I distinctly remember a senior uncle telling me just before the funeral pyre was lit "Beta, chehre par ghee zor se lagao, aur khoob sara lagao." I was applying ghee very gently to Dad's face (just before the funeral pyre was lit) but that clearly does not work. They need lots of it. That's practicality for you. One may be emotionally distraught but the process has to be followed absolutely properly. And then the pyre was lit, and all physical contact was lost forever. It's so strange - we hold our dear ones in our hearts, but feel it through physical touch, and when that medium is lost, one really has to dig deep inside one's heart (or mind) and feel it from there. And that can be very painful! In fact, when we went the next morning for asthi sanchay (collecting the bones that remain after the funeral), I felt strange. These were my father's bones!! The asthi visarjan was equally painful. One realises the stupidity of clinging to material things only when one passes through this experience. It all ends, one day. We return to where we came from. Dust. Or call it Mother Earth.

The meaning of human relationships became clearer to me, as days passed by. I remembered who all had come to pay their last respects. They say that the measure of a man's success is not seen by the way he lived, but the way he died. I was stunned to see the huge number of very respectable people who kept coming in for several days to our home, sharing their feelings about how Doctorsaab had magically cured them of their maladies, how his gentle touch and smile was still fresh in their memories, and how his diligence has cast an indelible impression on their minds. You really can't see all this when your father is alive. Unfortunately, the deepest of emotions in people's hearts emerge only when someone passes away.

As days passed by, I was realising ever more deeply the various incidents that had shaped my relationship with him. I remember vividly how angry he was when I did not perform well in my 5th standard six-monthly exams. He was so upset, in fact, that from the next day (till the final board exams day - we used to have board exams for 5th standard also in those times) he spent 2/3 hours every day with me sitting in the small family garden, teaching me step by step. All those sessions helped me score 95% in the final exams, and to become the school topper, and also one of the state's toppers, winning scholarships. He clapped his heart out in that function. Oh, what love! I doubt if I would have the same commitment towards my children. I might lose patience midway. He did not.

I failed to learn from my experiences of the 5th standard, and he had to repeatedly remind me that I could do well only if I really wanted to. And he ensured that his strictness led to really good results all through my schooling. I cracked all exams, including the NTSE exam in standard X, which helped me win a lifelong scholarship (till I would choose to study). The government was lucky, as I stopped studying after my graduation (much to Dad's chagrin)!

I remember to this day the name of each newspaper and magazine that he ensured was subscribed to, for the 3 of us (2 brothers, and a sister). All our growing-up years we read tonnes of books, magazines and newspapers. The Times of India, Naidunia, Chandamama, Nandan, Champak, Tinkle, Tintin, Archies, Bal Bharti, The Illustrated Weekly of India, Dharmayug, Indrajaal comics, Amar Chitra Katha... you name it, and we had it coming to our home. Year after year. Today when I look back, I realise that most of what I am is because of that exposure. He would always say "Padho, khoob padho. I'll never let you face any shortage of funds for books and studies."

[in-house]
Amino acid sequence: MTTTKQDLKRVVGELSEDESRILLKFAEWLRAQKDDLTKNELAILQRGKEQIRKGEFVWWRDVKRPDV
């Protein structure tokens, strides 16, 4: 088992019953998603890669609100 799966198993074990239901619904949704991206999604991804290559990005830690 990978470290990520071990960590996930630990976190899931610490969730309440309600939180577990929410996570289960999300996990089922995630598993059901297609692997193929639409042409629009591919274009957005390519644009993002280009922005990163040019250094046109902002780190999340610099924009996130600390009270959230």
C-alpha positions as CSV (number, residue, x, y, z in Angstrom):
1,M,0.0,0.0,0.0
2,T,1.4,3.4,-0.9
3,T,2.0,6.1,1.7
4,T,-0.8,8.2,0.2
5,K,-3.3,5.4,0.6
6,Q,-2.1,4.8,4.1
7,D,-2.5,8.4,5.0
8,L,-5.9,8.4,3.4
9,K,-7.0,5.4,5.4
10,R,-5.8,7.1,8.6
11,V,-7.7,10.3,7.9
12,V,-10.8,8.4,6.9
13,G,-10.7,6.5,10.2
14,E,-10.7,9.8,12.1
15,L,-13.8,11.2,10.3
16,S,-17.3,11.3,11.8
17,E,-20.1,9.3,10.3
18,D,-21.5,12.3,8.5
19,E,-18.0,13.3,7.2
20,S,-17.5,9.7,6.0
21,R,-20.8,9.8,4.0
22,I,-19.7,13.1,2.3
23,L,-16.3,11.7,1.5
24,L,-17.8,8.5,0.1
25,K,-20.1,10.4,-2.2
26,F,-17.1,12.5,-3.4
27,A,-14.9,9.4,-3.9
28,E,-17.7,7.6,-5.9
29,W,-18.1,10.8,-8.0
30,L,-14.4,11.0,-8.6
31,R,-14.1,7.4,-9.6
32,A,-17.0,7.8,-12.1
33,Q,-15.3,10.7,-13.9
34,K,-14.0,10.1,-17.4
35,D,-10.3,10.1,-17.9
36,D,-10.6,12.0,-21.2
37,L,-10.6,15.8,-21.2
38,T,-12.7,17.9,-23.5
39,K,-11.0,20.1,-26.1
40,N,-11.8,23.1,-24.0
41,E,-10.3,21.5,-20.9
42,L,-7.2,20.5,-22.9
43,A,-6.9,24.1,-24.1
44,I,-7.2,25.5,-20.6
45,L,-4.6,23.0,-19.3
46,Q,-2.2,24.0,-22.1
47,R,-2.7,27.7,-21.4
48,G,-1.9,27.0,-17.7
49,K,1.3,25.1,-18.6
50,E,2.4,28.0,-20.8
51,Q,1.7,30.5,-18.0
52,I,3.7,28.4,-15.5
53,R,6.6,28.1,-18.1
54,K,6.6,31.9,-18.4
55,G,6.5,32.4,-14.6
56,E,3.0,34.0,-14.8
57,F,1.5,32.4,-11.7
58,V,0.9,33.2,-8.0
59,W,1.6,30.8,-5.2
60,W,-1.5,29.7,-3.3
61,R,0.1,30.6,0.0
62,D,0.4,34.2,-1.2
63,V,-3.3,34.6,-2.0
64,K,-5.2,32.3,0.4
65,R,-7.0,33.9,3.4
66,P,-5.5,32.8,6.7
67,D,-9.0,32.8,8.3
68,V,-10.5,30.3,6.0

Like a silly fool, once I confronted my Dad with a simple question - "Daddy, all other doctors invest so much in land and property. Why don't you do that?" His simple reply was - "My entire investment is in my three children. I do not intend to leave behind anything but three good citizens." The full importance of what he said was lost on me that day. Today, it hits me hard everytime I recall this! It was perhaps the most profound thing he ever said to me.

Every single birthday in my home used to be a true celebration. The mood used to be joyous from the morning, with songs played in high volume (we had an LP record with songs like "hum bhi agar bachhey hote..") almost all day through. Then in the afternoon, everybody would gather for cake-cutting ceremony and a really sumptuous meal, with badaam ka halwa for sure! My Dad ensured that every birthday of each one of the five family members was celebrated with enthusiasm. And yes, he was a photography enthusiast. We still have albums preserved from over decades of every possible event that happened! I have carried that habit with me!

I remember my siblings often complaining to my father - "Daddy (and Mummy), you love him more than you love us!" And he would always tell them - "Come on, I love you equally!" And there was a naughty smile on his face. I guess he did love me a bit more ;-) In the very early days (when I was perhaps 3 years old), he would often put me on top of the dining table and say "Naach beta!" and I would dance, and he would sing a nice little rhyme (family copyrighted!), and everyone would have a jolly good time. I tried that with my kids also, but was not too successful!